Sediment is composed of loose particles of sand, clay, silt, and other substances. Sediment flows into Minnesota lakes, rivers, and streams via runoff in both urban and rural areas.
Much of the sediment in Minnesota waters comes from erosion of bluffs and streambanks, urban stormwater, and runoff from areas of exposed soil such as construction sites and plowed fields. The sources of the problem are numerous and widespread and will require efforts by organizations and individuals throughout the state to reduce sediment pollution.
Human health and environmental concerns
Much of the sediment in Minnesota waters is contaminated by phosphorus and toxic substances, which cling to the particles.
Sediment also contributes to turbidity in lakes and stream, where the water is cloudy or murky from suspended or dissolved particles. Cloudy water prevents sunlight from reaching aquatic plants. Turbidity also can harm fish and other aquatic life by:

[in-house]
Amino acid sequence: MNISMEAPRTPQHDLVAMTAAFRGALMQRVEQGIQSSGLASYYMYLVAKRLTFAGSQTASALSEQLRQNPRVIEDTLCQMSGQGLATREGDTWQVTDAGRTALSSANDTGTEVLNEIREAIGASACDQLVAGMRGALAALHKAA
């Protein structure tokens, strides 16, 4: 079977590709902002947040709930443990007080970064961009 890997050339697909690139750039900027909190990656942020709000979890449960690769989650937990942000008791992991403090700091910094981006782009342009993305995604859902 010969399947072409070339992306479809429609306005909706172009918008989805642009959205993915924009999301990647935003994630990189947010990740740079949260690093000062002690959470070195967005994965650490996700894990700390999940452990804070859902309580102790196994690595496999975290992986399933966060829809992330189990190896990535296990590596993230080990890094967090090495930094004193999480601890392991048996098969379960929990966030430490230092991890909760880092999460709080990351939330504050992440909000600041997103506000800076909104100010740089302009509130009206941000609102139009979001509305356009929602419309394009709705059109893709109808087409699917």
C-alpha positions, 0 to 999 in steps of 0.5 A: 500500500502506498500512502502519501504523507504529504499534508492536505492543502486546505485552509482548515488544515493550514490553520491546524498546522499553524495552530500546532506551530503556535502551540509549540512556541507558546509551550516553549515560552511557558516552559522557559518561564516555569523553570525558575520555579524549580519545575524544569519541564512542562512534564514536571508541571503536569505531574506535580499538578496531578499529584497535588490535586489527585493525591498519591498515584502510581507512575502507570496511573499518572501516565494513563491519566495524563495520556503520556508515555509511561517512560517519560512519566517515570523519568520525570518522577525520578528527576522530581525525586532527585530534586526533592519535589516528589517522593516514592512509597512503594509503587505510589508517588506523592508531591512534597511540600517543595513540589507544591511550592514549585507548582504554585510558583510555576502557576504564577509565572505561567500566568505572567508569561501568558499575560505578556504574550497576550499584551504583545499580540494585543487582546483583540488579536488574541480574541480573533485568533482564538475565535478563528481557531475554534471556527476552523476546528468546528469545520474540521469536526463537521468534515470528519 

- Raising water temperatures
- Decreasing oxygen levels in the water
- Reducing food supplies
- Degrading spawning beds
- Preventing successful development of fish eggs and larvae
- Affecting gill function in fish
In large quantities, sediment can even fill in bodies of water. For instance, the upper seven miles of Lake Pepin on the Mississippi River could be completely filled in with sediment deposits over the next 100 years if nothing is done to remedy the problem.
The strategies for reducing turbidity are focused on slowing the rate at which water runs off land and allowing it to evaporate or soak into soils where possible. Recommended strategies include:
- Building soil health so it can retain more water
- Using reduced tillage, cover crops, and other practices on farmland to slow erosion and run off
- Planting vegetative buffers on the edge of farm fields and next to bodies of water
- Restoring eroded bluffs and streambanks
- Regular street sweeping in urban areas
- Enforcing stormwater controls on construction sites